Meet the lobbyist next door | MarketingwithAnoy

The click-per-pay model, DiResta says, can also change influencers’ behavior – creating “the incentive to produce and reinforce content in the most inflammatory way to get audiences to take action.” But at the most fundamental level, researchers expressed concern about the potential for deception in civil discourse. DiResta said: “I do not think the public really understands the extent to which the people who make these posts are actually potentially being personally enriched by them.”

The consequences of not revealing these ties can affect anyone, from your gullible grandmother all the way up to 1600 Pennsylvania Avenue. A knowledgeable person with insight into an Urban Legend campaign described a client’s efforts to put pressure on the FCC. According to the person, one of the incumbent influencers was Eric Bolling, a scandalous former Fox News host and one of just 51 people that President Trump followed on Twitter. Bolling’s post involved a “telecommunications problem”, with the aim of “putting as much pressure” as possible on the FCC. There were “thousands of engagements overnight” from Bolling’s tweet, the person said, as “FCC Commissioner Ajit Pai and President followed and so on.”

Today, Bolling’s tweet does not appear to be on his feed. Most social media marketing campaigns are deleted once they have run their course, and I found Urban Legends campaigns no exception. Rinat said influencers always know the identity of a client – and followers will know that too, because the link generally leads them to a campaign page where the sponsor can be identified. He later said that transparency is “a very important thing for influencer marketing, and especially for our model. Without it, audience trust declines and the resulting engagement declines.” He also called for clearer rules from law enforcement.

Urban Legend continues to protect the identities of its influencers and the customers who pay them. The company’s tactful hands-off approach to disclosure, Farid said, makes the stock market “a system that – by design – is ripe for abuse.”

“At best, the appearance is bad,” he continued. “At worst, it hides something creepy.”


The satirist and critic HL Mencken once wrote that “every time you hear a man talk about his love for his country, it’s a sign that he expects to be paid for it.” The bony notion that Americans would happily sell anything – even their patriotism – must have seemed like a funny hypothetical at the time. But perhaps Mencken simply did not live long enough to see Americans offered the chance.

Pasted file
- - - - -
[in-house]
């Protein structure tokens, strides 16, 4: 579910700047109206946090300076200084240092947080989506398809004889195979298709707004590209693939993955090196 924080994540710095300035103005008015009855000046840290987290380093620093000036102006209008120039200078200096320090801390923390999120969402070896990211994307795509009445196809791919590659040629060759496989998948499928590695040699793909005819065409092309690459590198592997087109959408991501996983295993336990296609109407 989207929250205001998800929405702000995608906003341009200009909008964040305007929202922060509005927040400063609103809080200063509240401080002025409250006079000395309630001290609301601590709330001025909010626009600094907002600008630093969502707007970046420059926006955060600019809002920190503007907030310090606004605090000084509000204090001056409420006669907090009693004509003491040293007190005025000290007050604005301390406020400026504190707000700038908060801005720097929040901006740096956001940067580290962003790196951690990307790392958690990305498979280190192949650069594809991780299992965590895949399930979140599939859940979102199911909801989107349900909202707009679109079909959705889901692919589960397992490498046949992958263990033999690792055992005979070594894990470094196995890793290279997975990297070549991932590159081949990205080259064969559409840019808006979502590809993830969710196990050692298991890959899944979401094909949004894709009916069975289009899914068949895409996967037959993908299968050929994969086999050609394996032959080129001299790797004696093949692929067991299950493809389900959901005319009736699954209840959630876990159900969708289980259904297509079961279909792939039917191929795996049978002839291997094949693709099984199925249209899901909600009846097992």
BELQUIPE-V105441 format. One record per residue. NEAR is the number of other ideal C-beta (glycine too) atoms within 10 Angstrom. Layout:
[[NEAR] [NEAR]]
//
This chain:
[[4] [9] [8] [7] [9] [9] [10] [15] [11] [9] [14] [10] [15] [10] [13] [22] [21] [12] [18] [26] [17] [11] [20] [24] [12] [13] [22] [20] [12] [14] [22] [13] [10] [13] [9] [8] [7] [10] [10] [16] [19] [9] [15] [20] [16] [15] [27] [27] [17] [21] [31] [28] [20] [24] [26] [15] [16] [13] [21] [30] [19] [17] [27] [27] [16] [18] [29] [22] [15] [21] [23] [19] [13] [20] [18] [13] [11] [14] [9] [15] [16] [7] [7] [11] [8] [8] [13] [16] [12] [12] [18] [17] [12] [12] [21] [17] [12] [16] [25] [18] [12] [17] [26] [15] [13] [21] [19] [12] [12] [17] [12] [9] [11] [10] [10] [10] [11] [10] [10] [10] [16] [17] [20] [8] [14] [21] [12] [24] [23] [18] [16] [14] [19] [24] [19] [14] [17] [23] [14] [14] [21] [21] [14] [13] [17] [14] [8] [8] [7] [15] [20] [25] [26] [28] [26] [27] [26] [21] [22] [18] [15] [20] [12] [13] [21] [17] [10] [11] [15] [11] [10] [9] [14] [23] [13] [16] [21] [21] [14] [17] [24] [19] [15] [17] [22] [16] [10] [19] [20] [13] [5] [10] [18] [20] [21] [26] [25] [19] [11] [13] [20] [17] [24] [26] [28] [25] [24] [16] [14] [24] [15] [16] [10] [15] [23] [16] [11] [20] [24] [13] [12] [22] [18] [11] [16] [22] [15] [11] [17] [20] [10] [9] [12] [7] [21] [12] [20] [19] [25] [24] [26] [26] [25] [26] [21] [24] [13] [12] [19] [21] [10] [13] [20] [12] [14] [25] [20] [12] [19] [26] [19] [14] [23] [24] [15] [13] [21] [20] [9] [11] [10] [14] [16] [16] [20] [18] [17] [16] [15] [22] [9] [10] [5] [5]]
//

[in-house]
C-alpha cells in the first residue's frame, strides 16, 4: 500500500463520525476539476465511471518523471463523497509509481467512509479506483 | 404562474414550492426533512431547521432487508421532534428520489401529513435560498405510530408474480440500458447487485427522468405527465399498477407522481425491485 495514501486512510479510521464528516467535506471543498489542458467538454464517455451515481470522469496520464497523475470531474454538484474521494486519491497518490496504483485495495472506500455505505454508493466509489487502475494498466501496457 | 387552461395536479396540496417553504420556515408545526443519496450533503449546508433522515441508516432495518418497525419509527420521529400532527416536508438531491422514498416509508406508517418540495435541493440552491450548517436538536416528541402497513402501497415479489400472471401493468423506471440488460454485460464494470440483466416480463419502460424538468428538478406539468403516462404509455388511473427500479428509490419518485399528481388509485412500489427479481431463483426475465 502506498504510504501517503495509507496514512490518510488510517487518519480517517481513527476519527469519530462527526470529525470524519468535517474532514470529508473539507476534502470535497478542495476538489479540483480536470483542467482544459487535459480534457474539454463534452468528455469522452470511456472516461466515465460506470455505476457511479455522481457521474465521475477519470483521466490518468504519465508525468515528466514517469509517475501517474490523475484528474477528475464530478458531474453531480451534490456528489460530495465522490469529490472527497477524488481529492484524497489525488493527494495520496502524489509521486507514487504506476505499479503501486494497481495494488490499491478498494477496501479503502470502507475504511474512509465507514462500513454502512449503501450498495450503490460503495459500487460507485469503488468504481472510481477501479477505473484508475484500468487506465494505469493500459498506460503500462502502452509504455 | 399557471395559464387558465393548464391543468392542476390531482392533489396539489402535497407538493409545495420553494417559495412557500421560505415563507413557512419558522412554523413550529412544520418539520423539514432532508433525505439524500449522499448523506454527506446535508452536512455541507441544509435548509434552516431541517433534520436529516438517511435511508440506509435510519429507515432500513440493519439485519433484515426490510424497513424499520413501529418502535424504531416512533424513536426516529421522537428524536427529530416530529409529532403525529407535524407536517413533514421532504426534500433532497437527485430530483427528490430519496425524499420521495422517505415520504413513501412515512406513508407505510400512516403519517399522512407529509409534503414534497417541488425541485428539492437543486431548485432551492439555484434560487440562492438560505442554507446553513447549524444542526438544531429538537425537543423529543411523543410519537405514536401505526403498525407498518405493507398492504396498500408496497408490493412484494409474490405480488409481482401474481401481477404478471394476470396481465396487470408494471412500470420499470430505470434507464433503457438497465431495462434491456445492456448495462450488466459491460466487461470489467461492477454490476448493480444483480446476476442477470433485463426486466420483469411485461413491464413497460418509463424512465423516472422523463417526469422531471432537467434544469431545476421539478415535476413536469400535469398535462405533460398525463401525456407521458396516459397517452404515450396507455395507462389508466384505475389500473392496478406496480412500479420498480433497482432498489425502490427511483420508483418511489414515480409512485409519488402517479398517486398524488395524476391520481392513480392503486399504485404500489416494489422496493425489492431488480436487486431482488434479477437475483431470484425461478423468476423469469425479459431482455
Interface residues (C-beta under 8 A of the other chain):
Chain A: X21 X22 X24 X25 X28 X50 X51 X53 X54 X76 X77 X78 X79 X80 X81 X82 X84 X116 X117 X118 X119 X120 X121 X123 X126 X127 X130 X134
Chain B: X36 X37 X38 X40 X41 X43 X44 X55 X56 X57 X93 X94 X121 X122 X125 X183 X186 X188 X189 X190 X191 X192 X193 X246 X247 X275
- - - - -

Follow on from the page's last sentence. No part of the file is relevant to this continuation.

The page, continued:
Last September, HuffPost reporter Jesselyn Cook noticed one wave of Instagram posts that seemed to respond with the timing of a major payment to Urban Legend for “advertising,” according to FEC filings, through a partner company called Legendary Campaigns. The purchase was made by the National Republican Senator Committee, which raises money for Senate campaigns. The posts had headlines like “End to Mask Mandates, Endless Lockdowns and Vaccine Pass!” and demanded “a full study of Biden technological cooperation.” Each post linked to NRSC petitions, which collected names and emails.

When I asked Rinat about the posts, he initially said he did not think the promotions came from Urban Legend. A few weeks later, however, an Urban Legend client shared with WIRED several backdated screenshots of their influencers’ posts. Each of these posts redirected users to a petition using a very unusual URL construction, which began with “” According to computer science researchers who studied the string, the “.to” TLD is registered in the country of Tonga and has a registration history that cannot be seen. The “exc” domain was registered with the URL shortening service, which works with private business customers to convert their registered domains into redirect links (such as “” to the sports network). Since the founding of Urban Legends in 2020, “” has not been found anywhere else on the Internet, except for one place: the HuffPost story, where a 16-year-old Instagram post for NRSC bore the clear URL “END MASK MANDATES: / 3zLvUFB. “

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